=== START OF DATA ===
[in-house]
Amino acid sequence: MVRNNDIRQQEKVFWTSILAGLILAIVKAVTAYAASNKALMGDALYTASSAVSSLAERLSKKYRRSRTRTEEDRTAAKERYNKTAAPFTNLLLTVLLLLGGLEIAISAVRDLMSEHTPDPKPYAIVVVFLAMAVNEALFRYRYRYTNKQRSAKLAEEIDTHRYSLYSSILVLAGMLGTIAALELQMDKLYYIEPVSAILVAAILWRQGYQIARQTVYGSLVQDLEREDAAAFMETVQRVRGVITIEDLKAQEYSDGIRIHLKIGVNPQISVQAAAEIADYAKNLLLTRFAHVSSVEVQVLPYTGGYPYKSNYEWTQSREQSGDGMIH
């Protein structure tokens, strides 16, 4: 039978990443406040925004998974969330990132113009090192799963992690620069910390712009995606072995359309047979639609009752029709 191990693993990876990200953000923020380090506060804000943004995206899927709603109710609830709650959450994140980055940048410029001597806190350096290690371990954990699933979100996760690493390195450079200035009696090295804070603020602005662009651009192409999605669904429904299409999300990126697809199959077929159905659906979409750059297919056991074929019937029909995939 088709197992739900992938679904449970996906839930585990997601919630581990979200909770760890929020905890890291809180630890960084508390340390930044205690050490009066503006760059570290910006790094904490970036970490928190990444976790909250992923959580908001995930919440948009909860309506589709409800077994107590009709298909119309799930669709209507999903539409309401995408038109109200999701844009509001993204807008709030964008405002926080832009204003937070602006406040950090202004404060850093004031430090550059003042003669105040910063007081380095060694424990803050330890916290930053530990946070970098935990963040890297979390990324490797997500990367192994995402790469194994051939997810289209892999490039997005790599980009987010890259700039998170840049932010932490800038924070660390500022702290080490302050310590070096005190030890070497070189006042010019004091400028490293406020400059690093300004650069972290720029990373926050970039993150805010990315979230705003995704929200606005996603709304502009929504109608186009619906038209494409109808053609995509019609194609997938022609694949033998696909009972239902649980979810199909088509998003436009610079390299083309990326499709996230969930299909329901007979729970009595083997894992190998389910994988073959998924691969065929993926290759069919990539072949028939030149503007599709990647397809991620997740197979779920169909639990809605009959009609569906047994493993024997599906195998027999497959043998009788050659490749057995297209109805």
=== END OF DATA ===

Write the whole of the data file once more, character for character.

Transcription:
[in-house]
Amino acid sequence: MVRNNDIRQQEKVFWTSILAGLILAIVKAVTAYAASNKALMGDALYTASSAVSSLAERLSKKYRRSRTRTEEDRTAAKERYNKTAAPFTNLLLTVLLLLGGLEIAISAVRDLMSEHTPDPKPYAIVVVFLAMAVNEALFRYRYRYTNKQRSAKLAEEIDTHRYSLYSSILVLAGMLGTIAALELQMDKLYYIEPVSAILVAAILWRQGYQIARQTVYGSLVQDLEREDAAAFMETVQRVRGVITIEDLKAQEYSDGIRIHLKIGVNPQISVQAAAEIADYAKNLLLTRFAHVSSVEVQVLPYTGGYPYKSNYEWTQSREQSGDGMIH
């Protein structure tokens, strides 16, 4: 039978990443406040925004998974969330990132113009090192799963992690620069910390712009995606072995359309047979639609009752029709 191990693993990876990200953000923020380090506060804000943004995206899927709603109710609830709650959450994140980055940048410029001597806190350096290690371990954990699933979100996760690493390195450079200035009696090295804070603020602005662009651009192409999605669904429904299409999300990126697809199959077929159905659906979409750059297919056991074929019937029909995939 088709197992739900992938679904449970996906839930585990997601919630581990979200909770760890929020905890890291809180630890960084508390340390930044205690050490009066503006760059570290910006790094904490970036970490928190990444976790909250992923959580908001995930919440948009909860309506589709409800077994107590009709298909119309799930669709209507999903539409309401995408038109109200999701844009509001993204807008709030964008405002926080832009204003937070602006406040950090202004404060850093004031430090550059003042003669105040910063007081380095060694424990803050330890916290930053530990946070970098935990963040890297979390990324490797997500990367192994995402790469194994051939997810289209892999490039997005790599980009987010890259700039998170840049932010932490800038924070660390500022702290080490302050310590070096005190030890070497070189006042010019004091400028490293406020400059690093300004650069972290720029990373926050970039993150805010990315979230705003995704929200606005996603709304502009929504109608186009619906038209494409109808053609995509019609194609997938022609694949033998696909009972239902649980979810199909088509998003436009610079390299083309990326499709996230969930299909329901007979729970009595083997894992190998389910994988073959998924691969065929993926290759069919990539072949028939030149503007599709990647397809991620997740197979779920169909639990809605009959009609569906047994493993024997599906195998027999497959043998009788050659490749057995297209109805």